We were paddling and paddling down a shallow stream when I realized that we could probably walk faster than we could paddle and it took way less effort. So, I jumped out of the canoe and pulled it along as I walked through the stream. It was also nice to cool off a little.


Here is Chris in front of Babcock Creek. They no longer allow you to line your canoe through the creek. You now have to portage around it. Woohoo 🙂


When we finally made it to Pat’s Point we found the shelter where Chris and his family have written their names.


Chris looked and looked but couldn’t find where he had written his name the last time he was here.


Another beautiful lake!

His & Hers. We bought these his and hers Teva Dozers right before leaving for our trip. We really like our shoes… even if they gave us blisters (our fault for not wearing them before the trip).

Day 8: Pat’s Point to Bowron Lake!

It was our last day, so of course we had to spend some time in the hammock that morning.

Navigating the Bowron River is more difficult when you don’t know where you are on the map. The posted signs weren’t extremely helpful either.

When we got close to the shore we paddled as hard as we could. We had a great time, but we wanted to get off the lake and get to a shower and food!

Celebratory cupcakes 🙂

I may have gotten a bit of a tan while we were there.


We asked a lady who was sitting nearby if she would take our picture…

After we posed for the picture she asked, “Were you the ones taking all the muscle shots at Una Lake?” No, no…. that wasn’t us…

Day 4: The Chute to Lanezi Lake

Navigating the Chute and the Cariboo River was the part I was dreading the most. The guide books we briefly looked at warned the novice canoeists that trying to navigate the chute was very difficult and gave several stories where things went wrong. One story went something like this, “The father and son tipped their canoe while trying to navigate the chute. Both were upset and the father couldn’t understand what had gone wrong. He had been around the circuit several times with no problem.” The book went on to say that the father was an inexperienced canoeist who had merely been lucky on his previous three trips and that his luck had finally run out. He also said that the boy and father were shaken and had now lost all confidence. What a story to tell in a guide book! Before reading this story I had thought that we’d be fine because Chris had been down the chute before without a problem, but now I was really worried.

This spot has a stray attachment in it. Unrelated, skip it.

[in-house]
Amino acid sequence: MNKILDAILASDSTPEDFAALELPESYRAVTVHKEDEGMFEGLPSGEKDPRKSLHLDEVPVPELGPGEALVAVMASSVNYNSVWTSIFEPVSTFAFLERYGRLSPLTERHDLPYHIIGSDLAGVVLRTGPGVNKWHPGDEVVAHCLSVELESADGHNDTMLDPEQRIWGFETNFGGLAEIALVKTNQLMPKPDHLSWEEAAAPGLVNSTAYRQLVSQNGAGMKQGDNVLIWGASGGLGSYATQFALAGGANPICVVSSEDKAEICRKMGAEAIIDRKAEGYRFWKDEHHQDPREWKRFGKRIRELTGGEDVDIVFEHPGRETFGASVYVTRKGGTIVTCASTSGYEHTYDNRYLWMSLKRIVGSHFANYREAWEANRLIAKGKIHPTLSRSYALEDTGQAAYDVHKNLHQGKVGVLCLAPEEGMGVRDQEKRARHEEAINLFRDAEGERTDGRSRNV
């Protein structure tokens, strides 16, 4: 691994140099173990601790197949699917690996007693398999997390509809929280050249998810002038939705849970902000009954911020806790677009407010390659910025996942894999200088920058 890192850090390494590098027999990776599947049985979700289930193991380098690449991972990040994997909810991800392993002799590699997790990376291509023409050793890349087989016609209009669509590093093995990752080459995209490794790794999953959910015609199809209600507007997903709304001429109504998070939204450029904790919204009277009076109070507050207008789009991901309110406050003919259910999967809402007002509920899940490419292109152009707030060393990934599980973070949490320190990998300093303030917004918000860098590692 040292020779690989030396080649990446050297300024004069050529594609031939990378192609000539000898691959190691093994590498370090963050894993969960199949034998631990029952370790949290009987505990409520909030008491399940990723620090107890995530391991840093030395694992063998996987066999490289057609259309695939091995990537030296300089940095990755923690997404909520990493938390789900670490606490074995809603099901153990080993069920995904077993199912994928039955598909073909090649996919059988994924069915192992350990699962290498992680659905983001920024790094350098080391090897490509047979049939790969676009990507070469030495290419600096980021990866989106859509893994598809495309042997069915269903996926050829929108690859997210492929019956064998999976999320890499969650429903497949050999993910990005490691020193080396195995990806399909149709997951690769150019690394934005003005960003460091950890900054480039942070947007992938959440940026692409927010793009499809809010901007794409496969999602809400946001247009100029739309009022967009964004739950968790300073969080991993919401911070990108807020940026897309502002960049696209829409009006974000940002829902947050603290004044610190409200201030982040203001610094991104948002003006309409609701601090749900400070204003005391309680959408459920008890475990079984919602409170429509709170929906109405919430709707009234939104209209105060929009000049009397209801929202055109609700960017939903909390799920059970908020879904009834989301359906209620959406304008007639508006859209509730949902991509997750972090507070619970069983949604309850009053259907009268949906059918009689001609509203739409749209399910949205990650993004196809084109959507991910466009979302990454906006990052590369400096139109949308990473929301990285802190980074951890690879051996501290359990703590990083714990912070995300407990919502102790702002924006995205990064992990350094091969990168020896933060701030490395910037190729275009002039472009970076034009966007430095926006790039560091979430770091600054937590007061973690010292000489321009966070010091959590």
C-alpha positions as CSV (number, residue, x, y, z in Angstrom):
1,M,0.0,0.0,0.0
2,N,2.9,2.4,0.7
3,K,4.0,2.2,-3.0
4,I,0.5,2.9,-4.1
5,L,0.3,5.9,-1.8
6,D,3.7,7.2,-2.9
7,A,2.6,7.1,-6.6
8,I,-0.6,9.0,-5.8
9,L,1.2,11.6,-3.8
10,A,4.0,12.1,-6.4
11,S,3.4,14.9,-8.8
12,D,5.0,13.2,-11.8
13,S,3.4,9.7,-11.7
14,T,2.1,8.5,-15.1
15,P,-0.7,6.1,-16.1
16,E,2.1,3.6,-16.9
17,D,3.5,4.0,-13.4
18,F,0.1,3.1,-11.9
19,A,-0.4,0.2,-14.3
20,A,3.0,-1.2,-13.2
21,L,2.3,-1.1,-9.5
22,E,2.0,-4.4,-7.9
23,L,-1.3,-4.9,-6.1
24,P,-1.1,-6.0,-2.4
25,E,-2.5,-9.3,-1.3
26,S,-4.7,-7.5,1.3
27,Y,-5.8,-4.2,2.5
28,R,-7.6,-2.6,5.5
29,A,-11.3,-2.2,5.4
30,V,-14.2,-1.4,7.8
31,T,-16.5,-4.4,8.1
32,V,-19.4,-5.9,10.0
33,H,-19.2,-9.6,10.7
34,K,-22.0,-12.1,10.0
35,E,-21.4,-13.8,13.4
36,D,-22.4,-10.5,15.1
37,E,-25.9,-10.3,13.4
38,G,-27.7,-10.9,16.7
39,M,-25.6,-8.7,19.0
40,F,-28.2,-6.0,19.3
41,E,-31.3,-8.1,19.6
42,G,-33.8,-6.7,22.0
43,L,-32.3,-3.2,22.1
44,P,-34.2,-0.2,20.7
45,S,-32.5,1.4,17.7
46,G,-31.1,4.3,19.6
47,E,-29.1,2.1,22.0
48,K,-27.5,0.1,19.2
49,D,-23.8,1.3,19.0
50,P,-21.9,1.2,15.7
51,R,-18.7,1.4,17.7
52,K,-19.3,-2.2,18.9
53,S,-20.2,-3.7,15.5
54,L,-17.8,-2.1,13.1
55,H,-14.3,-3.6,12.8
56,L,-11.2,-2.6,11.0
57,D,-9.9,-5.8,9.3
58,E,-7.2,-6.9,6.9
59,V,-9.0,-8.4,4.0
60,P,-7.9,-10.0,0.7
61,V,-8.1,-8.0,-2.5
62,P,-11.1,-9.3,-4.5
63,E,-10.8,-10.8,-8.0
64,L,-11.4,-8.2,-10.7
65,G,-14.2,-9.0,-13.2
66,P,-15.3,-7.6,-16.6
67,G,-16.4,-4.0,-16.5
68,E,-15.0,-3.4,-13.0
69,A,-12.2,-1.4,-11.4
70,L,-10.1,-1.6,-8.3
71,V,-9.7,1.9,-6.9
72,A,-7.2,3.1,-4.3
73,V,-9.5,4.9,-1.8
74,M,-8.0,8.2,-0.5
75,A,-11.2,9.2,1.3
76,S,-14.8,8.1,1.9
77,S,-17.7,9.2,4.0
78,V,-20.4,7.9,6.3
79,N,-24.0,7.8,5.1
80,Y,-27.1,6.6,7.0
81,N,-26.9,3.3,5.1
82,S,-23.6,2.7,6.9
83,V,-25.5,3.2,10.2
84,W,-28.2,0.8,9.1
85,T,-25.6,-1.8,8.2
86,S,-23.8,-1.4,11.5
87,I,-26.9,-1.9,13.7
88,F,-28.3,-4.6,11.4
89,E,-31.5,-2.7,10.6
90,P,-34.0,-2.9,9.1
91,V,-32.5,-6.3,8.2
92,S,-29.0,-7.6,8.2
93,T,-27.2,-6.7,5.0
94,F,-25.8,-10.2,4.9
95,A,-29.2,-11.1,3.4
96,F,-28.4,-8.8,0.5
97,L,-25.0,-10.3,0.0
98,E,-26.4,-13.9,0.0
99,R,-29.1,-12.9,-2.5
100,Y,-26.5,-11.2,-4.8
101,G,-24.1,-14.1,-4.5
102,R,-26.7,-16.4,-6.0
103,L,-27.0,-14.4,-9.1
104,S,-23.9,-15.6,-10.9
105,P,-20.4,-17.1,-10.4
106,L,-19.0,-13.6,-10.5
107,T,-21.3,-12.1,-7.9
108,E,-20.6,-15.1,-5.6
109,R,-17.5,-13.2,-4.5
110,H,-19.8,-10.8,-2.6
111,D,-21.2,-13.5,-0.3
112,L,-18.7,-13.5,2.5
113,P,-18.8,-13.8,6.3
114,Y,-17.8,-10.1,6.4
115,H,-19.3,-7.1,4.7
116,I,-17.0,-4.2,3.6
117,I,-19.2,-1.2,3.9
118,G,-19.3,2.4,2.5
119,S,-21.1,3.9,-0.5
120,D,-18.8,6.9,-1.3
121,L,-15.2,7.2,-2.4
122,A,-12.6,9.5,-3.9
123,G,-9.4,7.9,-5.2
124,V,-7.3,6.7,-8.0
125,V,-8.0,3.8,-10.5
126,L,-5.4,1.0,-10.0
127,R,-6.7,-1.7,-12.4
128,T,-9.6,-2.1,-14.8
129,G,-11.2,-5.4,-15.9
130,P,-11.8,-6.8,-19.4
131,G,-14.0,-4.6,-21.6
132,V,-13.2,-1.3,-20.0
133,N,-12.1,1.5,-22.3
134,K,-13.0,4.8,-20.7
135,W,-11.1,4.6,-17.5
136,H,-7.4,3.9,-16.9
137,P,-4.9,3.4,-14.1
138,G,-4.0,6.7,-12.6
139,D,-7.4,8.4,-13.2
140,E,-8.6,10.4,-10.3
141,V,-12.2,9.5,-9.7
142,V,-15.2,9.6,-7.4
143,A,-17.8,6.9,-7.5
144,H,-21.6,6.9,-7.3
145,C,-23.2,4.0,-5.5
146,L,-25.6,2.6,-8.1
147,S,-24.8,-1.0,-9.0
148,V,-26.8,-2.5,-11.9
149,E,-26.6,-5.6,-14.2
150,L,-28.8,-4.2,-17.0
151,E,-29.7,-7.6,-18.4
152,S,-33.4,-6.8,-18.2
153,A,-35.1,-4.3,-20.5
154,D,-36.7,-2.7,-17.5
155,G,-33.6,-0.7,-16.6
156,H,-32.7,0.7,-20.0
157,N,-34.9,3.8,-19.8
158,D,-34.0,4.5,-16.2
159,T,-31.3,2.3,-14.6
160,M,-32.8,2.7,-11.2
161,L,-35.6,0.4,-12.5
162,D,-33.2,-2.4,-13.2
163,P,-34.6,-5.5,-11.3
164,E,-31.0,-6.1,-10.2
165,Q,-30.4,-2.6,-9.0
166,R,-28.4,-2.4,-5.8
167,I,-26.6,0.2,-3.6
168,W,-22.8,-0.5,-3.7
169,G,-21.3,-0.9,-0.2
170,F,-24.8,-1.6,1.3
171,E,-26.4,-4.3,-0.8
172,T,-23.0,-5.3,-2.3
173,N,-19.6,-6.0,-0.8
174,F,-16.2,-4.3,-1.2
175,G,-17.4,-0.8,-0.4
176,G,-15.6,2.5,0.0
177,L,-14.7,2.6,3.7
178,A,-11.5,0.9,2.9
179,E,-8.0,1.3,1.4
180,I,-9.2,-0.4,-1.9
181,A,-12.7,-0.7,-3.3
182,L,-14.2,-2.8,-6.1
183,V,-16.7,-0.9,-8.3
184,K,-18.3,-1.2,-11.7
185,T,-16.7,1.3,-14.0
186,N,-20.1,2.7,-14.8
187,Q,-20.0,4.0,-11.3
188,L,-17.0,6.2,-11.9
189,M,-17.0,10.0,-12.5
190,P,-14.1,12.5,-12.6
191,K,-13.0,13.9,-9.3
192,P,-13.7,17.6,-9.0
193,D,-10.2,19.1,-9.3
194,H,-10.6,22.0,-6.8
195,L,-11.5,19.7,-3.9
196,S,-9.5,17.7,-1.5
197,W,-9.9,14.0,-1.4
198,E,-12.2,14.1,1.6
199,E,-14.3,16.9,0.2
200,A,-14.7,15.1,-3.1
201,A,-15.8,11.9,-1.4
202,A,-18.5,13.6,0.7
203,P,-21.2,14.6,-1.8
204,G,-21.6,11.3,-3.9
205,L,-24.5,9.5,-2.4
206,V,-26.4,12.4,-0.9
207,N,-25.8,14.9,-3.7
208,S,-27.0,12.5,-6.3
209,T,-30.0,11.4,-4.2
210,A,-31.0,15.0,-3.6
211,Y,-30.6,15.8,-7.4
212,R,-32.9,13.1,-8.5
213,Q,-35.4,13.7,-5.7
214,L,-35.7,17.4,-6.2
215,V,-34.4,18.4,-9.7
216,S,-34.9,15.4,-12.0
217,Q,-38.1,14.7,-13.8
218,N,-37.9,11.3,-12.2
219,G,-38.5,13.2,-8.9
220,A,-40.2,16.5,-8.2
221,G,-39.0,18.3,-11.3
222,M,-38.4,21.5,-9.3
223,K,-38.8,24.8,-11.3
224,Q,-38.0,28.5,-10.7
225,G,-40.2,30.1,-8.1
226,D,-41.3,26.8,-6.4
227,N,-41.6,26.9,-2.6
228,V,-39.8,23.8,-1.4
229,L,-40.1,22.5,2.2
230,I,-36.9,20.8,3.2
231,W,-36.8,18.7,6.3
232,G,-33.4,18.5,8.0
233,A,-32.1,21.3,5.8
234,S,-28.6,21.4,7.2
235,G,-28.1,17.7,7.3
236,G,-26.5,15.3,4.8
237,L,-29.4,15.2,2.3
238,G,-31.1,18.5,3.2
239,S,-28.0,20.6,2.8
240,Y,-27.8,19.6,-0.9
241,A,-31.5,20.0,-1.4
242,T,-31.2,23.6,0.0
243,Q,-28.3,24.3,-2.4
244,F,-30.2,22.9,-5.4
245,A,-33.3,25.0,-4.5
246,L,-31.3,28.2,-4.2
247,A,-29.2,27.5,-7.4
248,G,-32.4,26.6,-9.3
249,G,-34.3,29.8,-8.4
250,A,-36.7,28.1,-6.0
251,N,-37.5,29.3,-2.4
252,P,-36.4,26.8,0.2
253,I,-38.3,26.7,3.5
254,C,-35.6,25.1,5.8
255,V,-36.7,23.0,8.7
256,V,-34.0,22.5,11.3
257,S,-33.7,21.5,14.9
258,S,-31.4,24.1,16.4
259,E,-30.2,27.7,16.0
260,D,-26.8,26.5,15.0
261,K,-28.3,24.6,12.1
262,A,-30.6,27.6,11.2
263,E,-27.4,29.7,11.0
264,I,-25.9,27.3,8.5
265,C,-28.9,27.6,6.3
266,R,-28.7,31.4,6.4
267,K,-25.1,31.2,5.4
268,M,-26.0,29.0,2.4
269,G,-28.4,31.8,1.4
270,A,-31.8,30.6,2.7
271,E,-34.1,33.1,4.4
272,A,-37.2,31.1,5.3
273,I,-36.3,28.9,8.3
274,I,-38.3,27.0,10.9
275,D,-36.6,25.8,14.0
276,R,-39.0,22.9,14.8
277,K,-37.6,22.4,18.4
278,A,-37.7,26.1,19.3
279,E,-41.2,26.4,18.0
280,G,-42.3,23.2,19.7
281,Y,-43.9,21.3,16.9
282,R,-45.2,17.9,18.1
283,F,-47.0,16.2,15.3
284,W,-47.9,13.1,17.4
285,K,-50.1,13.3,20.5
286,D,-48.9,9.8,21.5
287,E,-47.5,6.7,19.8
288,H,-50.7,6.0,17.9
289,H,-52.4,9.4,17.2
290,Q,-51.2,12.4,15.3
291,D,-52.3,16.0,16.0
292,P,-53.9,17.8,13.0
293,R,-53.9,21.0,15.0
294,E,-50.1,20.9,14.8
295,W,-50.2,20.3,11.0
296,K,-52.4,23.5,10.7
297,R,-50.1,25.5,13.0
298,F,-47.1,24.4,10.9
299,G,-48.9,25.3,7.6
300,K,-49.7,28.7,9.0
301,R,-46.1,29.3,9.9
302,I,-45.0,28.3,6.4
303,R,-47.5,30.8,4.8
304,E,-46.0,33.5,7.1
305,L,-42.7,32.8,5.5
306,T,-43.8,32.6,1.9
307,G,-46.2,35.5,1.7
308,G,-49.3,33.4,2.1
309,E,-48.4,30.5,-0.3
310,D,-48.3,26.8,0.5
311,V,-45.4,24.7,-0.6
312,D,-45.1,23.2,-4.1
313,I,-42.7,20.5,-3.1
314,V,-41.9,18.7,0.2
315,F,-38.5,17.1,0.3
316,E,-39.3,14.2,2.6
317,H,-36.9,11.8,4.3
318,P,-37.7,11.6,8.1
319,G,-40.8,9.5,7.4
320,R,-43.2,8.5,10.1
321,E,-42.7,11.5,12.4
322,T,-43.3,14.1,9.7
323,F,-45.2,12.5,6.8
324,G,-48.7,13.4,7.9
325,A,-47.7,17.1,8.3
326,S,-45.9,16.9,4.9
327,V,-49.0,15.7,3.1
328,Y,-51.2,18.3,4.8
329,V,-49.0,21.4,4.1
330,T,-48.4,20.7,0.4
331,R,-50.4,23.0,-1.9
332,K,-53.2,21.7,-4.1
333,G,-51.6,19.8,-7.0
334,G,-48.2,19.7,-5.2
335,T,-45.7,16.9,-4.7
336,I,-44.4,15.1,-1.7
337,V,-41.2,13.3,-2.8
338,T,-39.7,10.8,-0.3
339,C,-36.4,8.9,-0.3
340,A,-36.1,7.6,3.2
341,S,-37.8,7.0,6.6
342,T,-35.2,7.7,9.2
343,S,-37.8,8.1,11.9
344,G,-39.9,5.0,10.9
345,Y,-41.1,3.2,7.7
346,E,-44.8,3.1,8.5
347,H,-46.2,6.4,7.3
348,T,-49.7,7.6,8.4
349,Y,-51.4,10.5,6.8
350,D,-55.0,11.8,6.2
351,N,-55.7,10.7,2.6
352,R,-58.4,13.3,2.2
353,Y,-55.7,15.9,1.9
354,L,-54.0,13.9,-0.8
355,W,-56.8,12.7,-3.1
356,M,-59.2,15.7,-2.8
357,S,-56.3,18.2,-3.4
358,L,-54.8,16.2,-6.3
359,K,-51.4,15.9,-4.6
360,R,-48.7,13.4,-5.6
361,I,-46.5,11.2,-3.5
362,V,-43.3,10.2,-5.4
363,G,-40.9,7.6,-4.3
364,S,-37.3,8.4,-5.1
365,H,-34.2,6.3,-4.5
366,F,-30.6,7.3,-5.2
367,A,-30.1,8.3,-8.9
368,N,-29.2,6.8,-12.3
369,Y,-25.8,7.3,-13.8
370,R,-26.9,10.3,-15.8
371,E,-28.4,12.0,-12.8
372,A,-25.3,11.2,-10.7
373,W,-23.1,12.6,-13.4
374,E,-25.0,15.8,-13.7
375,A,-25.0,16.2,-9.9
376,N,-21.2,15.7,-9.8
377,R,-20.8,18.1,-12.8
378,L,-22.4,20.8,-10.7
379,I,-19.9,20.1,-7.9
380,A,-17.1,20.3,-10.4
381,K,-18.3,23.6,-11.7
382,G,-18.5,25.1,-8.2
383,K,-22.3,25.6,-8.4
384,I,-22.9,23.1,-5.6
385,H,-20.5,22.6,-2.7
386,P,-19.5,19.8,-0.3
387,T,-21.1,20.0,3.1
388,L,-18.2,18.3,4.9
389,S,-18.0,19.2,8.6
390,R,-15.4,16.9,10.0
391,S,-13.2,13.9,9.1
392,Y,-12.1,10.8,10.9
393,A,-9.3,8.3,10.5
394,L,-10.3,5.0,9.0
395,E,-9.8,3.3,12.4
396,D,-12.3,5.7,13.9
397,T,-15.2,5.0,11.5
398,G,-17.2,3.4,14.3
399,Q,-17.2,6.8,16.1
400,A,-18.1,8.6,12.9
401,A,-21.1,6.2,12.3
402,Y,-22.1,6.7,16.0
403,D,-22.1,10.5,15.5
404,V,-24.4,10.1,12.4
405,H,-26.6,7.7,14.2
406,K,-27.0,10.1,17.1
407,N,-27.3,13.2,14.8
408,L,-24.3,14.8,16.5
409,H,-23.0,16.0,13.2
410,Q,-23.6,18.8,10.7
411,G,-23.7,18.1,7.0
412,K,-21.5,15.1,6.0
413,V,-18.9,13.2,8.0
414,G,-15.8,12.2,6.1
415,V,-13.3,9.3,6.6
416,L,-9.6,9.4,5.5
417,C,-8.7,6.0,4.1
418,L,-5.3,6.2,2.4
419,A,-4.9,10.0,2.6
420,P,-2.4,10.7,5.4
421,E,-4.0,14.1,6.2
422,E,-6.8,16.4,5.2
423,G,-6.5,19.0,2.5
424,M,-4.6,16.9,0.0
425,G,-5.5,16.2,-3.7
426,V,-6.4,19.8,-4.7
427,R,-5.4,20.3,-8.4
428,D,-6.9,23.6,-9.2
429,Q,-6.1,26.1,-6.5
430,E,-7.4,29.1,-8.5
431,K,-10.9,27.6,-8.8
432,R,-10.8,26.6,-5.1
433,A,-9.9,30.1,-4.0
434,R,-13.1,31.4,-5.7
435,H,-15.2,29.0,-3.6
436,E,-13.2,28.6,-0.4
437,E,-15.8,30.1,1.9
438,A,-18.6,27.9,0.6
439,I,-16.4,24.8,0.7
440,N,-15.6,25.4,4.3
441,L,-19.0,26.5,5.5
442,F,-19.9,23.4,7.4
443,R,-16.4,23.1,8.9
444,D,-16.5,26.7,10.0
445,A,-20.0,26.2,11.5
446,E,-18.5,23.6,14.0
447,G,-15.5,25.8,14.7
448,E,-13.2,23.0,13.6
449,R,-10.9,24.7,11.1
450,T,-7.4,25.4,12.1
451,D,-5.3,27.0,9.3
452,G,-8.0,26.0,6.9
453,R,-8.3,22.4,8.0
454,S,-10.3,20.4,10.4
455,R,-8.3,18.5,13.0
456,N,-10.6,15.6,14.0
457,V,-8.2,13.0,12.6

Luckily we were able to watch two groups go through the chute before we went through ourselves. They went through without any problems and it didn’t look that difficult so we went for it! This picture is of the group who went before us. We later camped with this group several times and got to know them better. Jim, Diane, Carol, and Randy were all very nice, fun people, and we had a great time camping with them.

The broken canoe parts make you wonder if anyone has ever accidentally gone over the waterfall or if they just put them there for dramatic effect. As we paddled through the Cariboo River we saw several more broken canoes, and it was rather eerie. They were warning signs that you have to stay alert as you paddle through the river otherwise you’ll end up like those canoes.

This is Isaac River Falls (the waterfall the sign warns you about). It was just a very short hike from the trail, but easy to miss.

McCleary Lake. Apparently everyone else who paddled on this lake that day saw a moose off to the left. We completely missed it.

Day 5: Lanezi Lake to Una Lake

Packing up the tent! Another skill we had perfected by the end of the trip.

Lanezi Lake. Another beautiful morning without a cloud in the sky!

This pit toilet was a little less… private than the rest.

While paddling on Lanezi Lake we noticed that the water was very calm and we got a few great pictures with the reflection of the mountains on the lake.

We arrived at Una Lake and underneath the sign it had a “Bear in area” warning sign. Luckily, by this point I was less afraid of the bears and this didn’t bother me too much.

Shortly after we arrived at Una Lake we had a short rain shower (2 mins 🙂 and then there was a lot of thunder and lightning. We saw the lightning strike on the mountain to our right. Soon after we saw flames and smoke on the mountain side as you can see in the picture. This fire didn’t last too long and burned out about a few hours later.

Here is the campsite we shared with our friends at Una Lake. We’re the tent on the far right!

Here we are playing Bug Your Neighbor with (in order) Jim, Diane, Carol, and Randy.

Day 6: Una Lake!